This week I had two stories were rejected from two different journals.
In “Amy Runs,” the main character goes out for an early morning jog in a continuing effort to lose the weight she put on with her first child. The run is a renewal, a chance to recover from the frustrations she feels over what’s not going right in her life.
In the second story, “Yesterday, in Boston,”a runner is recovering from the Boston Marathon after the finish line was bombed. Though physically unharmed, the runner’s expectations of the event and the reality of the terrorist attack have her moving in a kind of post-traumatic daze.
But writers hate sports.
I’ve written stories featuring football games as settings and received comments that the game doesn’t seem to be important for the story. I’ve used sports metaphors and had them struck from final copy.
Maybe it’s because my first-ever paid writing gig was as a sports journalist and the working writers I know are all sports journalists, but I think writing about sports is cool. Better than talking about sports, playing sports, or watching sports, is writing about sports.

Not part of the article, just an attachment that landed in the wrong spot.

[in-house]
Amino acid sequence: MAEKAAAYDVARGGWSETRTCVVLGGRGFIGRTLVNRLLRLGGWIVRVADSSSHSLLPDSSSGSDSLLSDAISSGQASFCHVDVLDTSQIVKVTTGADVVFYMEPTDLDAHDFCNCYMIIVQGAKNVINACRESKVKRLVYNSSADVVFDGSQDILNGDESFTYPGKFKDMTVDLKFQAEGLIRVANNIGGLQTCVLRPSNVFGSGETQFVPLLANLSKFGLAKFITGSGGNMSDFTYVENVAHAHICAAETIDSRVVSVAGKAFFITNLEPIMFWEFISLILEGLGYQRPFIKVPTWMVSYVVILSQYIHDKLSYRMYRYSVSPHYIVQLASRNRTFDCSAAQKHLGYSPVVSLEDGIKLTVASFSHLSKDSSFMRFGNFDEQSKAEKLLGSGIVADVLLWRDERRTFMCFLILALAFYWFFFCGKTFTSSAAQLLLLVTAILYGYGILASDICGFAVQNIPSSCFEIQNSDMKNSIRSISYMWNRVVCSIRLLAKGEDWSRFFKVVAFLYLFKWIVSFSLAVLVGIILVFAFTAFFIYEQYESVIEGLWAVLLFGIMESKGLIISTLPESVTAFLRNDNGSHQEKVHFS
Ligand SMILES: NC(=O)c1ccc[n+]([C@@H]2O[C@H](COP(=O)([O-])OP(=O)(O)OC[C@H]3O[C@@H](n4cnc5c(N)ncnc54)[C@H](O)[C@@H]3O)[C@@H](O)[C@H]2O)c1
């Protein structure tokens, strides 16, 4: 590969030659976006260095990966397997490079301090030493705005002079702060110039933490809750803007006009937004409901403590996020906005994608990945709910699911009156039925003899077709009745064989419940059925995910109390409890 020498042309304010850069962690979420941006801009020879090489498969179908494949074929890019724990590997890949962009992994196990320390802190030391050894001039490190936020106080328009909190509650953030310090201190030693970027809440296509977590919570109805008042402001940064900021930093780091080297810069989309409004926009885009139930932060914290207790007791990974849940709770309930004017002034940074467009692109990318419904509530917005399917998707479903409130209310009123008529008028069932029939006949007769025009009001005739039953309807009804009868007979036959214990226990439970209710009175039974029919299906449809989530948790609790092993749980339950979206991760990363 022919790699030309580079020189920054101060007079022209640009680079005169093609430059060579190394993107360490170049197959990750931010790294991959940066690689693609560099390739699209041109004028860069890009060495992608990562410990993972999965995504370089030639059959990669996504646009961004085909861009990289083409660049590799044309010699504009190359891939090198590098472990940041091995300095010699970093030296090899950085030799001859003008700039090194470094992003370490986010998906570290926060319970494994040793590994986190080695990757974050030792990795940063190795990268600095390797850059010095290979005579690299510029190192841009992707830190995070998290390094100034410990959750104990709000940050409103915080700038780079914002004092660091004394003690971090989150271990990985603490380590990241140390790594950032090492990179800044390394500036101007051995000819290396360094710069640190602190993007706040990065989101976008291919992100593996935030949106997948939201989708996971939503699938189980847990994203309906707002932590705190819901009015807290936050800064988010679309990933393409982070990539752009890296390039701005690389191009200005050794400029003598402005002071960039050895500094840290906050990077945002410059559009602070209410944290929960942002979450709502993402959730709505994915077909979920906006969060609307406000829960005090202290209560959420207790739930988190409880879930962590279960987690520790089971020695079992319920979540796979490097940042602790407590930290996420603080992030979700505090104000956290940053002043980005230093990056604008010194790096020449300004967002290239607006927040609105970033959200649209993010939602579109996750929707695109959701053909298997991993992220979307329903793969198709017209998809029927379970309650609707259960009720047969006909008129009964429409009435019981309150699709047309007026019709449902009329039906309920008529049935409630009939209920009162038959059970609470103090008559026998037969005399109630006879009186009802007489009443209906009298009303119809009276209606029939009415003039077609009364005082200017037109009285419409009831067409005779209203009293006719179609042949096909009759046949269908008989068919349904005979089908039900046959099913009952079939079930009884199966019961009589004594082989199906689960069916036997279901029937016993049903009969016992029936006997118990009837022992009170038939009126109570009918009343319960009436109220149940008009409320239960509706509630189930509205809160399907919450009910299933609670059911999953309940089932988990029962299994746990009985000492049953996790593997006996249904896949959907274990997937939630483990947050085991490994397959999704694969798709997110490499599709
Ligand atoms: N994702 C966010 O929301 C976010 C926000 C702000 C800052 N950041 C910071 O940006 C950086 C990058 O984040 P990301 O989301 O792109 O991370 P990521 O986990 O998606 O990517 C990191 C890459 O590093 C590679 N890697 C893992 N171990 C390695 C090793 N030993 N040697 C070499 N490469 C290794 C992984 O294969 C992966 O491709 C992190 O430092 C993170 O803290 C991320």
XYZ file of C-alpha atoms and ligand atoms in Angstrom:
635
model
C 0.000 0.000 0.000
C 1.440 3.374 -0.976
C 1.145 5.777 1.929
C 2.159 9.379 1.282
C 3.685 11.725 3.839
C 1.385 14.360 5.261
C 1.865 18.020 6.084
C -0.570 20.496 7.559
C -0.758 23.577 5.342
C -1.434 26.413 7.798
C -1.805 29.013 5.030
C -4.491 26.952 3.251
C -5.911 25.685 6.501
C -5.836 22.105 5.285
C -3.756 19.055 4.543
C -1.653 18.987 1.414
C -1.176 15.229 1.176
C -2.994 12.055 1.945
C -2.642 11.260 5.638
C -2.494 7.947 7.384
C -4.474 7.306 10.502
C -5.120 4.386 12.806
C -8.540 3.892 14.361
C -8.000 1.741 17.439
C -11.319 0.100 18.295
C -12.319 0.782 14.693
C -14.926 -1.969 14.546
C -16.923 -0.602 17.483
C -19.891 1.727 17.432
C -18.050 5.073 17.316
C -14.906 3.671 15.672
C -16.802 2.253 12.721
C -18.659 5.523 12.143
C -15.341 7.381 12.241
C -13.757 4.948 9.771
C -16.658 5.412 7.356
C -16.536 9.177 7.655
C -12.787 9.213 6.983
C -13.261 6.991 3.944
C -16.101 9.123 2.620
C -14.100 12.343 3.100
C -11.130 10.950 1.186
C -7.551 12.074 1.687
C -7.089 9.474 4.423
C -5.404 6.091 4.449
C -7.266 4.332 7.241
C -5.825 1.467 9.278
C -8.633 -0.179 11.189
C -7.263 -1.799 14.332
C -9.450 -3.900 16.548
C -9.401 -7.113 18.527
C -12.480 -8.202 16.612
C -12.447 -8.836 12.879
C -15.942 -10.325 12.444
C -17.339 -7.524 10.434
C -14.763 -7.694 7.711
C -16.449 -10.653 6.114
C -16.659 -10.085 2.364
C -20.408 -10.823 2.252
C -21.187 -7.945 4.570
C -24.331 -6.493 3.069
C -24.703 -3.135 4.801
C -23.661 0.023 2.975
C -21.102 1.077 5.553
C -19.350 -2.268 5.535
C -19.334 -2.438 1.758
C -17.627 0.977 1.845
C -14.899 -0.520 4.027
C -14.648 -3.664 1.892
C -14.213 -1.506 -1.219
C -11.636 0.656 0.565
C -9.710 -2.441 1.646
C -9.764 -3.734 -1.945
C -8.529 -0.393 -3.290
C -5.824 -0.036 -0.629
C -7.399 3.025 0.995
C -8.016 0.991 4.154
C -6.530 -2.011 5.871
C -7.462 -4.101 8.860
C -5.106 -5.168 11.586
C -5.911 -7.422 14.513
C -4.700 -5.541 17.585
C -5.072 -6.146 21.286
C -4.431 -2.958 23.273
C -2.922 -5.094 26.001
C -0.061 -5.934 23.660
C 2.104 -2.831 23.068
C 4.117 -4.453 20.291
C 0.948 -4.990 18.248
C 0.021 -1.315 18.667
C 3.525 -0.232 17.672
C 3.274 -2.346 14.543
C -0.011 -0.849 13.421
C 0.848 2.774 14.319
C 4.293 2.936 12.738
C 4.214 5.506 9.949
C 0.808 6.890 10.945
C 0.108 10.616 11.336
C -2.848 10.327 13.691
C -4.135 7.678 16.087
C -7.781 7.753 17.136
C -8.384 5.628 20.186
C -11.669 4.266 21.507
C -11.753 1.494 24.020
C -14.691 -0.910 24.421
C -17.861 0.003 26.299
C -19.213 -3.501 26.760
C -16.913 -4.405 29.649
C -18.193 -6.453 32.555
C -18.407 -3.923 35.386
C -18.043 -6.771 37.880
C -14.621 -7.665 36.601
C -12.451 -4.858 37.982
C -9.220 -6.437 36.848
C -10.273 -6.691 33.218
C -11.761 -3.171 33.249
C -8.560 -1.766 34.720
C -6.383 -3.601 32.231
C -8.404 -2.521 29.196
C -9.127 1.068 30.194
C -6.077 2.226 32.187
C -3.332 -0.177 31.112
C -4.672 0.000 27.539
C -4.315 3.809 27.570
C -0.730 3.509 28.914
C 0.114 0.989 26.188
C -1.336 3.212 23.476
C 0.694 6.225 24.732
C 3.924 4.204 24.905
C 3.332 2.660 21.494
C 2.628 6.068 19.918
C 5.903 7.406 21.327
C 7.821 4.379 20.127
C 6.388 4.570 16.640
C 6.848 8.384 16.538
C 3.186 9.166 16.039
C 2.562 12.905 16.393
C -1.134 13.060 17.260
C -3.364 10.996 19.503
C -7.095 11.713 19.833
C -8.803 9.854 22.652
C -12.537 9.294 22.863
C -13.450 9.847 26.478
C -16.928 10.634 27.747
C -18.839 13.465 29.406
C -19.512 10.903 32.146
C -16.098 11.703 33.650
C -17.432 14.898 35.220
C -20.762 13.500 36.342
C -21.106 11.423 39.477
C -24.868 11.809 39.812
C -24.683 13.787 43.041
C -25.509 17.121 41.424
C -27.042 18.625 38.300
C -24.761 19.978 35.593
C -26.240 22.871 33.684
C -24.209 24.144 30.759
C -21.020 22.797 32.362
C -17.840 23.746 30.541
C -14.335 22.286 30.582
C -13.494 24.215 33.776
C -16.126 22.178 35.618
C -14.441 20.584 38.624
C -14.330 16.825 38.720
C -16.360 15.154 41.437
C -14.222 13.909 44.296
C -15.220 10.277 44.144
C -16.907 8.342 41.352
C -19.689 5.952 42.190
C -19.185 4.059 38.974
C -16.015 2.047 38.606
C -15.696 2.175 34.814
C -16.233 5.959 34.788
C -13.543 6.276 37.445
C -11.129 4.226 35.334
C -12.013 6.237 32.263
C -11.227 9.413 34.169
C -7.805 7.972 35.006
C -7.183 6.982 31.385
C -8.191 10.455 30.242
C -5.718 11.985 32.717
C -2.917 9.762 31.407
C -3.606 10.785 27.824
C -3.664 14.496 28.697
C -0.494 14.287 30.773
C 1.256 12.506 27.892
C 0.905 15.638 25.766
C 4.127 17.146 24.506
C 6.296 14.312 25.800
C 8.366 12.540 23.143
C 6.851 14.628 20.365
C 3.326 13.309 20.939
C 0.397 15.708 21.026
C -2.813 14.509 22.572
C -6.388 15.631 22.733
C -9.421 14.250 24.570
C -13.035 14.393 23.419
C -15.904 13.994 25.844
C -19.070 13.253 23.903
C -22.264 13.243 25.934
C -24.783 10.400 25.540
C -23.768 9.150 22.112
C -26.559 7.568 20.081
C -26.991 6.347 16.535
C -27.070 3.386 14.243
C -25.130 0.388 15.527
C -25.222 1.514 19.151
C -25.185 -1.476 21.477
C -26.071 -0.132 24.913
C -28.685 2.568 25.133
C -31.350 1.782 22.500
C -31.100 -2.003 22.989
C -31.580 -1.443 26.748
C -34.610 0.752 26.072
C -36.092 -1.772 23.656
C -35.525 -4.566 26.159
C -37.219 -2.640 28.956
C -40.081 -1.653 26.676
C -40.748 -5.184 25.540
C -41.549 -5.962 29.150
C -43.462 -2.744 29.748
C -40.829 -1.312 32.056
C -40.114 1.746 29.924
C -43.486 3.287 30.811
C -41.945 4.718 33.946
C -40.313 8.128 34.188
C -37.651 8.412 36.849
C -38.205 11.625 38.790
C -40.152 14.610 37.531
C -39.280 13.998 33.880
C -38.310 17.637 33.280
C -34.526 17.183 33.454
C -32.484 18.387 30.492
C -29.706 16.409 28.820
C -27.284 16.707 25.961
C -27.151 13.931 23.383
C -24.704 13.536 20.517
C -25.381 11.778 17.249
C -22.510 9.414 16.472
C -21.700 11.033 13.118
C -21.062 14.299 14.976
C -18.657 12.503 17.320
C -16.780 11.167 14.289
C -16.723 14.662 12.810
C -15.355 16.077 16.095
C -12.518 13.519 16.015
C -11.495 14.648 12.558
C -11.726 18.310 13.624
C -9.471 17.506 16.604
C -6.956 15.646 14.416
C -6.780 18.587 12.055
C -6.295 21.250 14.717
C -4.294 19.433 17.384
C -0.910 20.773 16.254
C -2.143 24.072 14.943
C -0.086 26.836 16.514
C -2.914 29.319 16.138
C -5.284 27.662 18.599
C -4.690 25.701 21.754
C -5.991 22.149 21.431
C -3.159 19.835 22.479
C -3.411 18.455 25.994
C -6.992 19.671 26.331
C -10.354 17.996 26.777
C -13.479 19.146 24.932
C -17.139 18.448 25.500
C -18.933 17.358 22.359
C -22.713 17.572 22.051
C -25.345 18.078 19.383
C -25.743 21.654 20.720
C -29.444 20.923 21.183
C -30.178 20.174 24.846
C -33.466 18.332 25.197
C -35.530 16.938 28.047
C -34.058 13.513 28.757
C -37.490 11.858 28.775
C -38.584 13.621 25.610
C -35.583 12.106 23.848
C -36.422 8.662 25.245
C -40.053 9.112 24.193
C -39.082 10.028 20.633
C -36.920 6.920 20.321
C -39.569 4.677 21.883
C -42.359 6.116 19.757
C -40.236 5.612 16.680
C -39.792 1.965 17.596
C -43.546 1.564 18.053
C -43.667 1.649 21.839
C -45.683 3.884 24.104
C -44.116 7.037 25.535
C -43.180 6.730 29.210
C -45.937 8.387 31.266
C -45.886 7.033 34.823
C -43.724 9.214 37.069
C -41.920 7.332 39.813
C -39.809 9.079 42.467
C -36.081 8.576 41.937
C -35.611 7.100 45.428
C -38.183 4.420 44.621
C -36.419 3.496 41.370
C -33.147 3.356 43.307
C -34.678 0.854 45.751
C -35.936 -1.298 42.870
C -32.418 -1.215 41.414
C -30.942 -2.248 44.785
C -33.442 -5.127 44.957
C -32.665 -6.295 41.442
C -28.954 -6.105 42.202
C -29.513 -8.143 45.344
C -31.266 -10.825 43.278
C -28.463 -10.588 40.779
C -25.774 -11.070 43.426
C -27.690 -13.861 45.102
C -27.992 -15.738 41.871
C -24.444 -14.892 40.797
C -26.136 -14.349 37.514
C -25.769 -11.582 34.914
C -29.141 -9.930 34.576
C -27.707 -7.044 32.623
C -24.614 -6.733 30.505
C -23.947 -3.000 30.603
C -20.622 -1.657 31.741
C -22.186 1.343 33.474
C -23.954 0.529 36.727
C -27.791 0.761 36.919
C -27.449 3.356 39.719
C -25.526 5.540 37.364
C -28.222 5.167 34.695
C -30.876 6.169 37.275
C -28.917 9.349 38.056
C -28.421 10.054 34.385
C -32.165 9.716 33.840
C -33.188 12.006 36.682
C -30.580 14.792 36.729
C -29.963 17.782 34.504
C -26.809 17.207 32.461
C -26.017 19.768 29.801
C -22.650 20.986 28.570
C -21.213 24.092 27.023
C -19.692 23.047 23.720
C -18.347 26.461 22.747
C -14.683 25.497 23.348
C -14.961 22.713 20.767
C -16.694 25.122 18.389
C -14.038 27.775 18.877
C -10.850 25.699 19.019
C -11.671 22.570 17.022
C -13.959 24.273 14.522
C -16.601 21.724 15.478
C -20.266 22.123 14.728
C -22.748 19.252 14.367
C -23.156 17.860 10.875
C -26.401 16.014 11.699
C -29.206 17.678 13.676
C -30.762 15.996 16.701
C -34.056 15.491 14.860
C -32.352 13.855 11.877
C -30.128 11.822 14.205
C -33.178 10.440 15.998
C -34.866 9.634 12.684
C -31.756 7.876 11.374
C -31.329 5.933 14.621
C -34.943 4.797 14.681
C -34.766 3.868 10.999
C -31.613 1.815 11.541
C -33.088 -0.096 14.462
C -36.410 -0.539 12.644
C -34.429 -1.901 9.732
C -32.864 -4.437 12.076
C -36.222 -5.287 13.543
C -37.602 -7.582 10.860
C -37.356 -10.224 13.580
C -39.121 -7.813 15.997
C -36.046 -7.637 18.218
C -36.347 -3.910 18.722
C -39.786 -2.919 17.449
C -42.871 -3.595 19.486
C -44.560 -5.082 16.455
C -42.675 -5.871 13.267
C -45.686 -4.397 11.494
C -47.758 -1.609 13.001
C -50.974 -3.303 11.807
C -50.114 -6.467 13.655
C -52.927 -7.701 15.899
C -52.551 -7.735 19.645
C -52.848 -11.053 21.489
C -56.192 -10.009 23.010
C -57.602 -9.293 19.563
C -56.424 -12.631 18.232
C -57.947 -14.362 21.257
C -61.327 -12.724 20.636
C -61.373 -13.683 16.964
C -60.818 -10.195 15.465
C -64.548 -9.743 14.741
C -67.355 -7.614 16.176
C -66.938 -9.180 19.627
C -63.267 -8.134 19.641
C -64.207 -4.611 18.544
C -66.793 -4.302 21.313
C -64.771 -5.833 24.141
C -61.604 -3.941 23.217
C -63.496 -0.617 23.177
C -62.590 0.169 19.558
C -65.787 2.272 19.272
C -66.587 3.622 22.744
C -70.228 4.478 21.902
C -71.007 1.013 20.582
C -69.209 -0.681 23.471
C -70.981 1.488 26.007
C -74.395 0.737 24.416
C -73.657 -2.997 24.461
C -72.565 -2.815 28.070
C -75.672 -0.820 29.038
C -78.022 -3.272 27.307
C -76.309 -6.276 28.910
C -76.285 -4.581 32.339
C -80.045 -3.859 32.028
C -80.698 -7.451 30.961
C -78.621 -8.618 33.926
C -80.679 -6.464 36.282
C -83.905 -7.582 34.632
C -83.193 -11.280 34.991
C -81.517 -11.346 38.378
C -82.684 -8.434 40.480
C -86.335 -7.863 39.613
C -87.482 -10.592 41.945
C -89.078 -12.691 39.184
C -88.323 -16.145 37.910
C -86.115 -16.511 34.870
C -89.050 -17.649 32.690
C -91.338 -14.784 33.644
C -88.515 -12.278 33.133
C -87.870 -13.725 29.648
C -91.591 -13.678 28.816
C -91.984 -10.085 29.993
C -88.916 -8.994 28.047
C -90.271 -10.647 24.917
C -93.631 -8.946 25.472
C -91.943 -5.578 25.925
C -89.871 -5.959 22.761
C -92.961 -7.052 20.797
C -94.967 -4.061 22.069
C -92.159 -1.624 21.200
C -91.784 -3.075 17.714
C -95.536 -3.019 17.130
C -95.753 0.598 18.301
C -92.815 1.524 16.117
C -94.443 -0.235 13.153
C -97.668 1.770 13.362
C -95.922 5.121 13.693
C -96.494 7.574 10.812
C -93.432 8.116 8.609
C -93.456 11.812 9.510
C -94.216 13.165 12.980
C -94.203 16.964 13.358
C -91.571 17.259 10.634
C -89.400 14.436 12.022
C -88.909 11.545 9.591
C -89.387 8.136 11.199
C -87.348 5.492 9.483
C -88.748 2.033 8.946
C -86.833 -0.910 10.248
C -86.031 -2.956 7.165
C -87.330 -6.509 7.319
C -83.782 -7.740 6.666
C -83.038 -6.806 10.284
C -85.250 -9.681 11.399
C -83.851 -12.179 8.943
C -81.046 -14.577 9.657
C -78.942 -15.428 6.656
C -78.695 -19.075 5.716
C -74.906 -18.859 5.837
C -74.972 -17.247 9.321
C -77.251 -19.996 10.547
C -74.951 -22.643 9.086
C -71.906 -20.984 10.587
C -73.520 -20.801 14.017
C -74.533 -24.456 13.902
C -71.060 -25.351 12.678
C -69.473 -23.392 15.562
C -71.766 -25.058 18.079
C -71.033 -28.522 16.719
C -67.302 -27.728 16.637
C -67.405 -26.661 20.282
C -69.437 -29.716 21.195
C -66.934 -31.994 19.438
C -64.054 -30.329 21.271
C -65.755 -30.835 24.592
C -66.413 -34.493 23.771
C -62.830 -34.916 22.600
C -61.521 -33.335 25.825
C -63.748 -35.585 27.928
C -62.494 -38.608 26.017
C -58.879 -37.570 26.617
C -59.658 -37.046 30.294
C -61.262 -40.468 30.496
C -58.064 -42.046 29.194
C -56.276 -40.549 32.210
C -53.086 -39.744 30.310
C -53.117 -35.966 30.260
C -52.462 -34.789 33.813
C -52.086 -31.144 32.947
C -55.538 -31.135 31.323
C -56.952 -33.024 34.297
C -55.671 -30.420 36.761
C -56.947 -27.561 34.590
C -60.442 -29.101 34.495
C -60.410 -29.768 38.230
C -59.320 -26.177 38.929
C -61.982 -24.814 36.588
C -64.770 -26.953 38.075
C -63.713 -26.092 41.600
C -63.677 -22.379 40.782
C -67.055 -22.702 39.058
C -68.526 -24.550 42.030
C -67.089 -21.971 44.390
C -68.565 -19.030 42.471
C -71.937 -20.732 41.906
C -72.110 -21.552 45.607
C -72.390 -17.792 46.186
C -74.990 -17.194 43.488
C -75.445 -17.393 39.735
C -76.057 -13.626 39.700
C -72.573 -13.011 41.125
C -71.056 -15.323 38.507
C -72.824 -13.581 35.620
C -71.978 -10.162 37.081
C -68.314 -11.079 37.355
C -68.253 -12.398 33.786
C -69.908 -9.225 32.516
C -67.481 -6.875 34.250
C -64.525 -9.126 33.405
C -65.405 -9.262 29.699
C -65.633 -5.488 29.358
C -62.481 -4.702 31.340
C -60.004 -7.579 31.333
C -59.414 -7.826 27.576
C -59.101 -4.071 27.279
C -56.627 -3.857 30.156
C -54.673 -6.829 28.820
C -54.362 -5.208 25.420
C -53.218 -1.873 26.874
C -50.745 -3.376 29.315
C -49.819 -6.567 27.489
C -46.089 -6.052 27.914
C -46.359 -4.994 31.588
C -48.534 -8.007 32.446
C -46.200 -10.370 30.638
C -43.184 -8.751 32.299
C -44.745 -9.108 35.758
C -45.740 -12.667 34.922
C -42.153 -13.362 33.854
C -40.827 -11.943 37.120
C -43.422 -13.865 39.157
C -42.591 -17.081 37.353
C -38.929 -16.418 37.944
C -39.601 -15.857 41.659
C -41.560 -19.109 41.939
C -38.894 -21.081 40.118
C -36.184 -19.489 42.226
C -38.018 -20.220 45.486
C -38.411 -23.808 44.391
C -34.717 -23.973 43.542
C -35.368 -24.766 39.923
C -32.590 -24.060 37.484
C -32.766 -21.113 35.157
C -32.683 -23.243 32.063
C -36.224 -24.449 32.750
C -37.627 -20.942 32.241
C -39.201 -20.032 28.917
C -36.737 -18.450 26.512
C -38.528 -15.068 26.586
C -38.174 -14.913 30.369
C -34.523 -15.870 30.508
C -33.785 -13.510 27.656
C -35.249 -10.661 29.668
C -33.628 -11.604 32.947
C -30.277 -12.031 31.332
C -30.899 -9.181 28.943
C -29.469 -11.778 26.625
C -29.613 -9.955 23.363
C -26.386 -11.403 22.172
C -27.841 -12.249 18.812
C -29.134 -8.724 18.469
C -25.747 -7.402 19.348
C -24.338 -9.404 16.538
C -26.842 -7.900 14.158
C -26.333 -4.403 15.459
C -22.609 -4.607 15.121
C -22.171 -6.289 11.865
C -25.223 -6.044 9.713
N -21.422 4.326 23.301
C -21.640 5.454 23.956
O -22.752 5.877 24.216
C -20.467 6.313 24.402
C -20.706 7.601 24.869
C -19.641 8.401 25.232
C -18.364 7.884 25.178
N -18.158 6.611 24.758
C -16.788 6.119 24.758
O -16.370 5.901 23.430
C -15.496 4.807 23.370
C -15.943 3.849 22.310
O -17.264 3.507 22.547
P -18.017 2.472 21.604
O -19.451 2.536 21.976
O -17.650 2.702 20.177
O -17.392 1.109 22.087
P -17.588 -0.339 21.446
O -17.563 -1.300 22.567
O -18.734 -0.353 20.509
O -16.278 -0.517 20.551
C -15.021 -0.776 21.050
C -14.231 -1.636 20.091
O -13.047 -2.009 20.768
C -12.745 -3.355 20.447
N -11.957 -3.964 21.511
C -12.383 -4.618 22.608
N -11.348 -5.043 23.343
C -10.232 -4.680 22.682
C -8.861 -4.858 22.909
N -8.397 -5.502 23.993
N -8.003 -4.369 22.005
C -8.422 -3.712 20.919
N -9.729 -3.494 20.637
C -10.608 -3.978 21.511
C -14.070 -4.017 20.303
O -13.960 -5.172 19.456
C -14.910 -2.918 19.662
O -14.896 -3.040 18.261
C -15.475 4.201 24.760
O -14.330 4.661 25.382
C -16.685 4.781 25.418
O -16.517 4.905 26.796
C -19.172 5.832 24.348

I once wrote a passage about a bull-riding event. The gyration of the animal, the stomping of the hooves, the arc of its thrusts, all provided the perfect back drop for the main character’s struggle with self-control.
In “The Sportswriter,” Richard Ford created one of the most complex literary characters of all time. Frank Bascombe, who reappears in “Independence Day,” and again in “The Lay of the Land,” studies athletes in the same way Ford studies language. He’s curious and purposeful about it.
Frank muses, “If sportswriting teaches you anything … it is that for your life to be worth anything, you must sooner or later face the possibility of terrible, searing regret.”
That Ford uses sportswriting to examine the struggles of middle age, the recognition of one’s prime and the failure to meet expectations, all fascinates me.
In my own work, it’s the physical act of exertion that pushes the characters to change. Or it’s the meaning of the accomplishment that changes the meaning of the resistance. Or it’s the event as a large-scale metaphor for the smaller personal crisis.
In “Unrequited,” my character watches her football team lose the national championship game and feels a sense of loss over a relationship that didn’t evolve. The metaphor is about desire and achievement and timing.
And yet, the trouble I’ve had getting these stories into journals makes me wonder if other writers are less enamored with sports than I am. Or maybe I’ve pinned the stakes of the stories on the sports as a kind of cheat? Let the sports do the heavy lifting and let my characters off the hook? Maybe the stories just aren’t ready yet.
I’ll bring them back into the huddle, make some adjustments, and see if I can’t score in the next round of submissions.